Sitting on the sofa with a cup of coffee and book.
Lounging on a patio, watching the summer sun dip into the ocean. Engaging in after-dinner conversation with close friends. These are sacred moments in a smoker’s life when it seems unlikely a cigarette in hand could be harmful.

Sure newspapers talk on and on about the link between smoking and a list of diseases. And, yes there are times when the reality of smoking isn’t all that pleasant. (Think Sunday morning, eating breakfast with head in hand, cigarette butts form last night’s get-together spilling out of the ashtray.) But, tobacco is a legal product, after all.

And in the grand scheme of things, cigarettes don’t seem to be nearly As noxious as other drugs.

I mean there’s a big difference between the girl who uses cigarettes and the girl who hides in her room with little bags of crystal meth. Surely there’s a difference between the guy with a pack of smokes in his pocket and the guy who keeps a Mickey of rye in his desk drawer.

Or is there?

According to substance use experts, cigarettes may be much more than just lung crashers that yellow your teeth. It’s possible they can influence the way you think and act later on in life.

Results of the 2004 Canadian Addictions Survey reveal cigarette smoking is a strong indicator of other forms of substance use.

While it’s still up for debate whether tobacco is a gateway to the hard stuff, evidence shows smokers are substantially more likely to drink and use illegal drugs than people who never took to cigarettes in their teen years.

Among teens, cigarette smoking is linked to involvement in a range of risky activities, including illegal and excessive drug use.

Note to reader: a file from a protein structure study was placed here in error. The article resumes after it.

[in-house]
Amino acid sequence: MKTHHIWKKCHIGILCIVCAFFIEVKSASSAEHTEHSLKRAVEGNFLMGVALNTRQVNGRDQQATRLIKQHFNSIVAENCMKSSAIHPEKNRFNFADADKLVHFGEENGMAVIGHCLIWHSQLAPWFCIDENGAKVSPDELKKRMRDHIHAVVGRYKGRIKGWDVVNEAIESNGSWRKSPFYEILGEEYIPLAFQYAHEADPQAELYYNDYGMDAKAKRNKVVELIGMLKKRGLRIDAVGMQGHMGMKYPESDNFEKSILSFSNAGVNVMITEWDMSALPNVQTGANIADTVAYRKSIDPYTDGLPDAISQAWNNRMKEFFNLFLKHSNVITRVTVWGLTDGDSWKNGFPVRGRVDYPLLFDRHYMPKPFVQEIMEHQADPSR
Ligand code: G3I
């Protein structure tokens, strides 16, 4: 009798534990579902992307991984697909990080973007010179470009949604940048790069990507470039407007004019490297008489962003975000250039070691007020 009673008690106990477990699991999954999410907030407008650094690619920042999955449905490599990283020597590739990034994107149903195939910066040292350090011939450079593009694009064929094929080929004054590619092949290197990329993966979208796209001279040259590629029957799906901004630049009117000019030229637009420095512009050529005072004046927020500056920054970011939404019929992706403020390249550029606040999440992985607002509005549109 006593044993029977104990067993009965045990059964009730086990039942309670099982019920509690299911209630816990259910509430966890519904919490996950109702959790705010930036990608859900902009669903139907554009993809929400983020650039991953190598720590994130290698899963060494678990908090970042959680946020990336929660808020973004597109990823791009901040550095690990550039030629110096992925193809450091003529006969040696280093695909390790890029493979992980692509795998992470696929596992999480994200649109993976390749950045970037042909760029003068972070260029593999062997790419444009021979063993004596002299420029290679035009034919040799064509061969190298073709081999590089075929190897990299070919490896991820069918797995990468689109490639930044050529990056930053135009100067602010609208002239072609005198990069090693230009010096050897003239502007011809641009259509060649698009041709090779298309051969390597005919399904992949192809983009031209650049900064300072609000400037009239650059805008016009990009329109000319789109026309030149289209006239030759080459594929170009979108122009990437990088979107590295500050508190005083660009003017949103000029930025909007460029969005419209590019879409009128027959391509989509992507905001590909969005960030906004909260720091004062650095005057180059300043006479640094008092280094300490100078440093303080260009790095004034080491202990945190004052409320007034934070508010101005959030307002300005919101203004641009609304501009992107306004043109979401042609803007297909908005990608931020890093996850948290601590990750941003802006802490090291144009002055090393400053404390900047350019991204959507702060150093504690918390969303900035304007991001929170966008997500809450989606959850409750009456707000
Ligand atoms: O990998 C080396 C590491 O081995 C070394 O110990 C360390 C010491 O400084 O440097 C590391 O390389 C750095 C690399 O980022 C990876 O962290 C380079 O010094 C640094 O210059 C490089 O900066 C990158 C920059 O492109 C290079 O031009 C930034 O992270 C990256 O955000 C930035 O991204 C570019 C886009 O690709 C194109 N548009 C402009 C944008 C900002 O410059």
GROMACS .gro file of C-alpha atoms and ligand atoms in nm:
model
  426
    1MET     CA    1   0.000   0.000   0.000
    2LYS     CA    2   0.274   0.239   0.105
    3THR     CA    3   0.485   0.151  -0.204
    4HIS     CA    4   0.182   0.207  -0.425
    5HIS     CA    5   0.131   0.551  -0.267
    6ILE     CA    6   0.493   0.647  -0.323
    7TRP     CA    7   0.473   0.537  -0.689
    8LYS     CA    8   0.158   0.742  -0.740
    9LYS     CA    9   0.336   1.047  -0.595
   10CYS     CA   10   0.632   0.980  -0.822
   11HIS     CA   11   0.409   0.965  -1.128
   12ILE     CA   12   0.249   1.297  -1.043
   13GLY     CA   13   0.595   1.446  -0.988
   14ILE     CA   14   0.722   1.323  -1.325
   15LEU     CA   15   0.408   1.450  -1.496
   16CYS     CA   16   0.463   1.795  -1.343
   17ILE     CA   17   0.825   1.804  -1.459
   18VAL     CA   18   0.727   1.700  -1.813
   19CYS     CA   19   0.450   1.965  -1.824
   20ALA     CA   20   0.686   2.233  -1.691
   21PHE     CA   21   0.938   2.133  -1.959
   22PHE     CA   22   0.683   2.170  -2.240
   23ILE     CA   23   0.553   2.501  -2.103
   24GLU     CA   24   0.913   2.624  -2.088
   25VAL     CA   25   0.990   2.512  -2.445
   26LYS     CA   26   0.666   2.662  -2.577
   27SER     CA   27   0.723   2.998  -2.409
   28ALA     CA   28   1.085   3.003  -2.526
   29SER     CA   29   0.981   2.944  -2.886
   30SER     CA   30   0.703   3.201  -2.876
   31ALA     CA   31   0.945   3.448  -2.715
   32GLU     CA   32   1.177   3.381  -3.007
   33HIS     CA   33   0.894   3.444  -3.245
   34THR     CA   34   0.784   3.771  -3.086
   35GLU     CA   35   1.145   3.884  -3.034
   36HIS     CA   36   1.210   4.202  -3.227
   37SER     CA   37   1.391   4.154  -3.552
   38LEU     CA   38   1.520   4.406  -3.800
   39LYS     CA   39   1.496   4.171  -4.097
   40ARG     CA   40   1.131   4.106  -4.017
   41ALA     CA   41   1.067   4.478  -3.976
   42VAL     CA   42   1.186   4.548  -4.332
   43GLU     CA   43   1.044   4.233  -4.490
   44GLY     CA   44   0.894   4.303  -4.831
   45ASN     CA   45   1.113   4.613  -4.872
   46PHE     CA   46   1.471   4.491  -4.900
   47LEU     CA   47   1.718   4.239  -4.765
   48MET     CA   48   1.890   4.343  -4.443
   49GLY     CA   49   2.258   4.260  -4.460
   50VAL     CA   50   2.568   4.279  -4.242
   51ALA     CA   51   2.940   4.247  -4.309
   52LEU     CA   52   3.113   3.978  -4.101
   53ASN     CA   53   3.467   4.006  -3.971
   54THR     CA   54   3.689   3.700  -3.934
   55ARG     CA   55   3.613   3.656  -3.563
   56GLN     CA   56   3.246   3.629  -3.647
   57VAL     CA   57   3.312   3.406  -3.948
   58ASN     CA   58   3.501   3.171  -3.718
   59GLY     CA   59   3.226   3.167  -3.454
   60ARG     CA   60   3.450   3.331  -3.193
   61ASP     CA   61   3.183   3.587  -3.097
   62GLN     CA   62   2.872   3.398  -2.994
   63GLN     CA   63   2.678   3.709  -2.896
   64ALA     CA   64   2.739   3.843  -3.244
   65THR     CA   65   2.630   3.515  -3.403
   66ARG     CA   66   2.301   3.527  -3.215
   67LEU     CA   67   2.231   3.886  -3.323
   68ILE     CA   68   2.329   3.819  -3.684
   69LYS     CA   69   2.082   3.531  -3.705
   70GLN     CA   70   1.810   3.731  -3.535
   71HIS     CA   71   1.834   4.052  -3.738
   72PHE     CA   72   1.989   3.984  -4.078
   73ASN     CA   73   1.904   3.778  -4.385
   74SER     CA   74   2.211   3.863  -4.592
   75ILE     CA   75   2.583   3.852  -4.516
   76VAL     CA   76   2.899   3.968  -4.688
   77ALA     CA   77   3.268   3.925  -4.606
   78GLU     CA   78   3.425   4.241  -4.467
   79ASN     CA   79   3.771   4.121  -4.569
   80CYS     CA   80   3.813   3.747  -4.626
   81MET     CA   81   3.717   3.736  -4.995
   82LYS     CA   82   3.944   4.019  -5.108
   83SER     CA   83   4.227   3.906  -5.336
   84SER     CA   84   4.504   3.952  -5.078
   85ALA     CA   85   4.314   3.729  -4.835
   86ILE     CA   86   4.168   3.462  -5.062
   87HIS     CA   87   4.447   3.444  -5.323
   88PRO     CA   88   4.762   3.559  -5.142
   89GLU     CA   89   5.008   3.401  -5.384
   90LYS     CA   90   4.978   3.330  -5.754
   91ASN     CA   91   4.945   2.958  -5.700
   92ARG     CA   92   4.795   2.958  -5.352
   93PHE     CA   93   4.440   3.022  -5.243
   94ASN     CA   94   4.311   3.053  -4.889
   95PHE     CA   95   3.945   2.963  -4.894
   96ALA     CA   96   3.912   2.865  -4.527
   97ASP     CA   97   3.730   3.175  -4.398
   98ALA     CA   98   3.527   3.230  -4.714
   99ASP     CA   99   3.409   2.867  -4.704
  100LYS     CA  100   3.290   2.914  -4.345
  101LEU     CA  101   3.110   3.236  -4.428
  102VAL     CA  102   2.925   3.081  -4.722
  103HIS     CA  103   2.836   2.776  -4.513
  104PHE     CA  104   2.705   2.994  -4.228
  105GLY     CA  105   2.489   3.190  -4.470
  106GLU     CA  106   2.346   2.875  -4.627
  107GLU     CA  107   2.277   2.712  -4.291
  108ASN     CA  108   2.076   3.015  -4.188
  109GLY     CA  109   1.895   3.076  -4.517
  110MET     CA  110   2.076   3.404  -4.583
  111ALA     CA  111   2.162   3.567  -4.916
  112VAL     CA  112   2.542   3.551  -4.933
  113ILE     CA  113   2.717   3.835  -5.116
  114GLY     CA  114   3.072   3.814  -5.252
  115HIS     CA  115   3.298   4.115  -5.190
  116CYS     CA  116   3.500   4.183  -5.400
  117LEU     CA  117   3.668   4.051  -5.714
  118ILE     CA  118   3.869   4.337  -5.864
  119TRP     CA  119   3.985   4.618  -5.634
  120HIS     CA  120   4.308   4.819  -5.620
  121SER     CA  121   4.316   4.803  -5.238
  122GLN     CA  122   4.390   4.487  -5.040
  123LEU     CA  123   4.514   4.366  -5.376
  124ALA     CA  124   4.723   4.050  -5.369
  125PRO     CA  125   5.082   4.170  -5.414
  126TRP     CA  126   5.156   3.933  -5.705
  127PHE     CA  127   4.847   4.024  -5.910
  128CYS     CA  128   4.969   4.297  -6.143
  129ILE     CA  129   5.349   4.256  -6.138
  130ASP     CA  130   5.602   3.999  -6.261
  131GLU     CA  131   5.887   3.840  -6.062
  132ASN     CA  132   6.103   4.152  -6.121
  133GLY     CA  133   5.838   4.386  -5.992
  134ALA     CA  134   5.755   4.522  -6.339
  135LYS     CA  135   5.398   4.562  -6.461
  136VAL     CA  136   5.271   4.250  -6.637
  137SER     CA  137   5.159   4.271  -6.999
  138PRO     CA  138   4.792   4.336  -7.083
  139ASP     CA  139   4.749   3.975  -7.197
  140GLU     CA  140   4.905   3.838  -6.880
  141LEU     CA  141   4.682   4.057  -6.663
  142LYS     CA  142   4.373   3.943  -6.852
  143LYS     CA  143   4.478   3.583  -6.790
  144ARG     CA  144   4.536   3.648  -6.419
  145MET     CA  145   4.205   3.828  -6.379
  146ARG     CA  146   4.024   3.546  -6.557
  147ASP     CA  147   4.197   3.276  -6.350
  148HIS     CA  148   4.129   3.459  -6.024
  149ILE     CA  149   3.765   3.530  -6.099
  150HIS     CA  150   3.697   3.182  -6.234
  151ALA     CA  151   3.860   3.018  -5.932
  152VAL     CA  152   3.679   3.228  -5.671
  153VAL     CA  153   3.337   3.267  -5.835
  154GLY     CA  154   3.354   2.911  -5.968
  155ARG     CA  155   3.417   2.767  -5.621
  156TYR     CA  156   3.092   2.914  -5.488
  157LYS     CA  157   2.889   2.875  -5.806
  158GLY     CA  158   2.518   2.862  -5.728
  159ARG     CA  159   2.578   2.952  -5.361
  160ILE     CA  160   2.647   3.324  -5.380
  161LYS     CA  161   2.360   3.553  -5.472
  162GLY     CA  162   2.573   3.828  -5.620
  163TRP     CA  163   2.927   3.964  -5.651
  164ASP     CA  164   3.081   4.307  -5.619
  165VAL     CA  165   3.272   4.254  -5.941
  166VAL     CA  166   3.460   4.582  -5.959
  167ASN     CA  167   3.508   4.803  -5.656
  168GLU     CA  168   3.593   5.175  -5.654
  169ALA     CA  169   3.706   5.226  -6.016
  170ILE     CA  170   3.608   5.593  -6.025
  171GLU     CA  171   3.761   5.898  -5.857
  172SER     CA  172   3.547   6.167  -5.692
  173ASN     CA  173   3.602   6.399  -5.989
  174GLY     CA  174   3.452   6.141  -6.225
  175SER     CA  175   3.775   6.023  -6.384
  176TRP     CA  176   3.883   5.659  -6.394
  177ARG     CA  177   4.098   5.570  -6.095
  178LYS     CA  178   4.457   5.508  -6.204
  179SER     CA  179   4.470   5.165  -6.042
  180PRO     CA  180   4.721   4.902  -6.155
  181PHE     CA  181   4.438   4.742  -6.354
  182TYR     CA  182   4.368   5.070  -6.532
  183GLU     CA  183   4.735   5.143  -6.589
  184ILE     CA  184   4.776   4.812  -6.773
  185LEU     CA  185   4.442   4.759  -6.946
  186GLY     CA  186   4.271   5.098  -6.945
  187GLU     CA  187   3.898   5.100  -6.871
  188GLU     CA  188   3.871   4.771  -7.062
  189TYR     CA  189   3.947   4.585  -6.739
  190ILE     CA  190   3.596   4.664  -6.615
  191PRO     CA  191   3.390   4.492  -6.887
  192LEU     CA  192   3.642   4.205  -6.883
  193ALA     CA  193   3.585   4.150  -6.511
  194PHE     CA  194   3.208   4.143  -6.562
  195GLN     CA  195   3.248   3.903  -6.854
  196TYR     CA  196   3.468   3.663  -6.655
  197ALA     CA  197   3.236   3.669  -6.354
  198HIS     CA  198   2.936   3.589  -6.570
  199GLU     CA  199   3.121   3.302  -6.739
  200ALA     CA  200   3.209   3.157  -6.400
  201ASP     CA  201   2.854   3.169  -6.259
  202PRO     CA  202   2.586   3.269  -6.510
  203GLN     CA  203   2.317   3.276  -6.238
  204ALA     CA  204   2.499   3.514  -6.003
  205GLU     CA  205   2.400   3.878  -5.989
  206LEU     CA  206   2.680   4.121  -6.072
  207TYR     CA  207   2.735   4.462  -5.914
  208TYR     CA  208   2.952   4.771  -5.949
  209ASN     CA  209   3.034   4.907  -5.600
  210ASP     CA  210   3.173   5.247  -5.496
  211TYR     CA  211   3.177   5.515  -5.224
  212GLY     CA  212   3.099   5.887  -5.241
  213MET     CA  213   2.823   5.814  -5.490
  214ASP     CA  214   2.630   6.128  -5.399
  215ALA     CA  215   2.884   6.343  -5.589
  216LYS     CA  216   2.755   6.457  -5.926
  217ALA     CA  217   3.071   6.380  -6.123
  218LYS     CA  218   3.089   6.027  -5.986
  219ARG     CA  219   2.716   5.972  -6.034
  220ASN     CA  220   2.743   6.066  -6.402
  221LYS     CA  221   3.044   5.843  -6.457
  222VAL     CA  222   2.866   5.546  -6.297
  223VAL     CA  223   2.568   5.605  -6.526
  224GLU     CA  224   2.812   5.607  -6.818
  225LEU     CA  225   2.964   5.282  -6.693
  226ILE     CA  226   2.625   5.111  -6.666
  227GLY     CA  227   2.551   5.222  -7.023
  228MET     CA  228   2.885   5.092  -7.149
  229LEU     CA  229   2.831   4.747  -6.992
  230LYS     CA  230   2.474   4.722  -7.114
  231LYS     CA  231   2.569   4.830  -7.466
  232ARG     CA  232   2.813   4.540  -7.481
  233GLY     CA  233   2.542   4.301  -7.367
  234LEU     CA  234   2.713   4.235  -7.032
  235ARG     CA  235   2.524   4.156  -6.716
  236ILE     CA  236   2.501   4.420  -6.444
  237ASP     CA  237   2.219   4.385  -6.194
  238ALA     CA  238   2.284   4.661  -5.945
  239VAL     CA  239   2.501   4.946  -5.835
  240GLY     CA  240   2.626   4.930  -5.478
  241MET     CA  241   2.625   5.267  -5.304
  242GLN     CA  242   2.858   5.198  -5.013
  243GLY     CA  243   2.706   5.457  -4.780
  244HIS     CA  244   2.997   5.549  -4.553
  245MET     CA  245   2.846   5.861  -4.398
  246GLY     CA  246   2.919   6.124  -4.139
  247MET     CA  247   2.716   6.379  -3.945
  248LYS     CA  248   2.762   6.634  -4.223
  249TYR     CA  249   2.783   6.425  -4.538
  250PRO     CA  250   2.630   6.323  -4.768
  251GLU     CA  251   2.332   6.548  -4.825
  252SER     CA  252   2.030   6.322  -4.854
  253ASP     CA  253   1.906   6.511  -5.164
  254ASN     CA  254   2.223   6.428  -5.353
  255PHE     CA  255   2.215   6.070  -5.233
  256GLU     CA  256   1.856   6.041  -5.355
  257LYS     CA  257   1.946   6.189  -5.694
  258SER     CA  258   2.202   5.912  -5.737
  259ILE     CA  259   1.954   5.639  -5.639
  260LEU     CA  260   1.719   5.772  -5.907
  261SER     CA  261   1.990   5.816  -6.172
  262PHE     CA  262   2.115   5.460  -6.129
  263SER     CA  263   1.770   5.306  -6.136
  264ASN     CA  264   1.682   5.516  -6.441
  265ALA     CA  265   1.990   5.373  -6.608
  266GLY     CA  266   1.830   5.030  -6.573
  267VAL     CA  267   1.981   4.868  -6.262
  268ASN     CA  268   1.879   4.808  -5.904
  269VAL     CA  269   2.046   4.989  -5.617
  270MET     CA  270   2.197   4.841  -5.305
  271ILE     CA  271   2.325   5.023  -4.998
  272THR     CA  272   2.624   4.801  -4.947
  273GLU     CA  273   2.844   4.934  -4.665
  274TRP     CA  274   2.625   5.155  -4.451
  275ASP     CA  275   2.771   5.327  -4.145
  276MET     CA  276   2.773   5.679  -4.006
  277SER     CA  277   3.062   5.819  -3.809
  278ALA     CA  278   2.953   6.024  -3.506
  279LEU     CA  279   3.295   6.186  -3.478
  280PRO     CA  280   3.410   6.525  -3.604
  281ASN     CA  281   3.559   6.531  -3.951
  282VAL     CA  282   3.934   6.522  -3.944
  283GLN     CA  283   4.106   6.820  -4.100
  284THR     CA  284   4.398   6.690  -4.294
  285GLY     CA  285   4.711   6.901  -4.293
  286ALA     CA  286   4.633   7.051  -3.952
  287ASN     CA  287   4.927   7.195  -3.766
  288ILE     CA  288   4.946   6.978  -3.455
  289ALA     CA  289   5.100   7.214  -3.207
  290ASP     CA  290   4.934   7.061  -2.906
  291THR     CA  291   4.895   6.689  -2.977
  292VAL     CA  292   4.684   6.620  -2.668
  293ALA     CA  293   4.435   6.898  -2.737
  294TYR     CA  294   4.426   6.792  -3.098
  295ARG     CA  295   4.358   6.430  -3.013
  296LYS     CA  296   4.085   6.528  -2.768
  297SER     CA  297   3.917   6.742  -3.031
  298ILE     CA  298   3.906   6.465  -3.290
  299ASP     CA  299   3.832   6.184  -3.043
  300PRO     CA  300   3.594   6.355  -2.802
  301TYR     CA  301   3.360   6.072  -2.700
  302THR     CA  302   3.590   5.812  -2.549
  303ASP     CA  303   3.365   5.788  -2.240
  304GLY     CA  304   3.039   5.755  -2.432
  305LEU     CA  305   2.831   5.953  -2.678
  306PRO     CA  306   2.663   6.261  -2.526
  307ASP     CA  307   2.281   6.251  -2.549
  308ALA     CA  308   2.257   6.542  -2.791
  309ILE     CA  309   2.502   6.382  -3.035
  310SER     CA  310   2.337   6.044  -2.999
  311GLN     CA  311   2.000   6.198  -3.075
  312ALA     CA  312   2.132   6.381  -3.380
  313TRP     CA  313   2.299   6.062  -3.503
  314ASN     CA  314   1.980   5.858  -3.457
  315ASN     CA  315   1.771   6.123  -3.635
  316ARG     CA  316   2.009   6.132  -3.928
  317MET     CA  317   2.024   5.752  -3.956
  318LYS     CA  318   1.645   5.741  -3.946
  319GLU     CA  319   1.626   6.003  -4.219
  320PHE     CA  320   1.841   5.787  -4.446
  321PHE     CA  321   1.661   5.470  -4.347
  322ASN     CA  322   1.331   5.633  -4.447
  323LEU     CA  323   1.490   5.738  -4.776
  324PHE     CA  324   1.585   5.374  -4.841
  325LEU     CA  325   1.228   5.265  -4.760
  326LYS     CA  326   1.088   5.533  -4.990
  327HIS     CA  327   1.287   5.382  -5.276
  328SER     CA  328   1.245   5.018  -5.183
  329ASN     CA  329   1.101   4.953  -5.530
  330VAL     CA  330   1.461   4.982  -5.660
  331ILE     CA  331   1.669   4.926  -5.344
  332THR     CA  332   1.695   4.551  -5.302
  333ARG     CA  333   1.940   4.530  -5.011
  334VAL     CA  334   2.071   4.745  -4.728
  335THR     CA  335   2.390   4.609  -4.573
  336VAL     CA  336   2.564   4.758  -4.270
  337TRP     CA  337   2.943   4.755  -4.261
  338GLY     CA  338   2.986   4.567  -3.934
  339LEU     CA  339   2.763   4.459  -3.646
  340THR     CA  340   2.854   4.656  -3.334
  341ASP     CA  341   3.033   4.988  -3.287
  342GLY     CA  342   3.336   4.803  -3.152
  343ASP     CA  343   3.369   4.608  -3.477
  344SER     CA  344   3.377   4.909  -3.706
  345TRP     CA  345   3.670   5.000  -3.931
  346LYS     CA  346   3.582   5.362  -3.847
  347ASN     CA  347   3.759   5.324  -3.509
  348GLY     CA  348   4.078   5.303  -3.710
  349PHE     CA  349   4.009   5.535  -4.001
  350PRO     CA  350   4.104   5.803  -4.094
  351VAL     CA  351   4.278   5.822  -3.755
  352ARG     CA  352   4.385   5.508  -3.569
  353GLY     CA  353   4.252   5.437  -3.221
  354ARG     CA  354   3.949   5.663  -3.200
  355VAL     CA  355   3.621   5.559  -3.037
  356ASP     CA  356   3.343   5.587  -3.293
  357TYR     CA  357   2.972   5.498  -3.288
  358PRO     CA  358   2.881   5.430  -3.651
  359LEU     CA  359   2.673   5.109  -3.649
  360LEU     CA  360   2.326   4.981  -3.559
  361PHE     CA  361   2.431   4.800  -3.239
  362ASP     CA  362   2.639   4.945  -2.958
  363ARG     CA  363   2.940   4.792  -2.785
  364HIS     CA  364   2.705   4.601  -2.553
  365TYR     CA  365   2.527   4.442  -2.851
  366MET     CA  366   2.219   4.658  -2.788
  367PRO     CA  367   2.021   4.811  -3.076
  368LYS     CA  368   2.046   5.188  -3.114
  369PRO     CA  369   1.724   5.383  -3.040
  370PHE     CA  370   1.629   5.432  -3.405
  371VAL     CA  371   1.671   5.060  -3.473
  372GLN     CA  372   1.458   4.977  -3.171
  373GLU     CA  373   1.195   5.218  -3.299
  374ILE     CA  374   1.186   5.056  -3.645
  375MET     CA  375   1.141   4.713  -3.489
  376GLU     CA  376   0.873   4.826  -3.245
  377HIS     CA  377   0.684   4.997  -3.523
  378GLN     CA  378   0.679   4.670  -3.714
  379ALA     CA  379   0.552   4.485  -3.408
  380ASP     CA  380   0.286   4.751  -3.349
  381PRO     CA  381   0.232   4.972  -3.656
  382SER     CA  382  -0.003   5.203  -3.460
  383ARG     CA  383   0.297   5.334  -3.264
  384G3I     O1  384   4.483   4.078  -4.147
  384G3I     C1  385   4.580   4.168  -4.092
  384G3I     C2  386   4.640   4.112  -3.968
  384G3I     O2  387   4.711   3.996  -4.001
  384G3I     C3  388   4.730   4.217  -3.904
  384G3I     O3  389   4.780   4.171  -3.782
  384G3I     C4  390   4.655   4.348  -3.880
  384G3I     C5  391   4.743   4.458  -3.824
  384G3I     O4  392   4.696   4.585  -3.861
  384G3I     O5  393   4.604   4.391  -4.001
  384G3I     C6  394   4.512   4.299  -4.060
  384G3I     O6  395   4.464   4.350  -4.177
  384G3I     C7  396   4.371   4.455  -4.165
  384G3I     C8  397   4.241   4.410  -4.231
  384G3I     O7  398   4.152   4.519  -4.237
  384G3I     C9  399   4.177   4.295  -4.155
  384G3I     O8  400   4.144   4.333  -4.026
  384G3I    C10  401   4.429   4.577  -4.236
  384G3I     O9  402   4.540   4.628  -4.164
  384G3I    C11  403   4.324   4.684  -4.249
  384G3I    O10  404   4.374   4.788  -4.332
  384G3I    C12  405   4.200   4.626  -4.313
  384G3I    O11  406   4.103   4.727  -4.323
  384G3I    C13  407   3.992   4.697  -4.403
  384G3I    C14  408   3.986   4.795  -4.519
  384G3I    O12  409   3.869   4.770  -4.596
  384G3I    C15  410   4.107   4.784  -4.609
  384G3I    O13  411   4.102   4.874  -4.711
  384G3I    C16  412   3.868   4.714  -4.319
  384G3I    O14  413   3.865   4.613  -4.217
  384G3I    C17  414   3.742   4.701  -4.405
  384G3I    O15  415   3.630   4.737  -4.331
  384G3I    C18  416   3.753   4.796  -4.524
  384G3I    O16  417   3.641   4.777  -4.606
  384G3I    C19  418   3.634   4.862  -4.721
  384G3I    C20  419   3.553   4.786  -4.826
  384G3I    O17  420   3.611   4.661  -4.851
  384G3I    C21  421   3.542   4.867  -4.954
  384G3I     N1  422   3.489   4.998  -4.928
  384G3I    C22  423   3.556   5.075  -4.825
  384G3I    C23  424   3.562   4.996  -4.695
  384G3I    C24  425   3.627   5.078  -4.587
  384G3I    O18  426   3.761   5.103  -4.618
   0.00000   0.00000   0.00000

Canadian smokers aged 15 to 19 are 14 times more likely than they’re non-smoking classmates to drink alcohol. They’re a lot more likely to be reckless drinkers when they do dive into the bottle, too.

When it comes to illegal drugs young smokers are up to 25 times more likely to use cannabis than their smoke-free friends. They toke up much more often, too. And, you guessed it: teen smokers are 12 times more likely to dabble in illegal drugs – cocaine, heroin, amphetamine, ecstasy, and hallucinogens – than teens who have never used tobacco. (According to the CAS, 31 per cent of smoking youth younger than 20 reported using hard drugs compared with 3.5 per cent of non-smoking youth.)

And cigarette –related risk-taking doesn’t sop at teens getting fall-down drunk or taking magic mushroom rides. U.S. research hints young smokers may be more likely to do other harmful and careless things, too, like have sex at an early age.

“So, what does this mean to me,” you ask, having outgrown your teen angst? Why should you quit smoking as an adult who’s past the more experimental stages of life?

Well, if you have kids, you might want to consider how your cigarette intake is influencing them. Kids with parents who smoke tend to have easier access to cigarettes and are more likely to take up smoking, which means they’re a lot more likely to get involved in things you might not think so socially acceptable.

In other words, your smoking may be linked to your child’s future relationship with drugs.
The other reason to quit is simply because it’s the only way to protect yourself and those you love form smoking’ related diseases, lung cancer being the big one, but by no means the only ailment.

Quitting can be tough, and yes, it would mean giving up those romantic nights on the seashore with your silver-wrapped cigarettes. But it is possible to change your lifestyle. For those who need help, there is Imagine Laser works.

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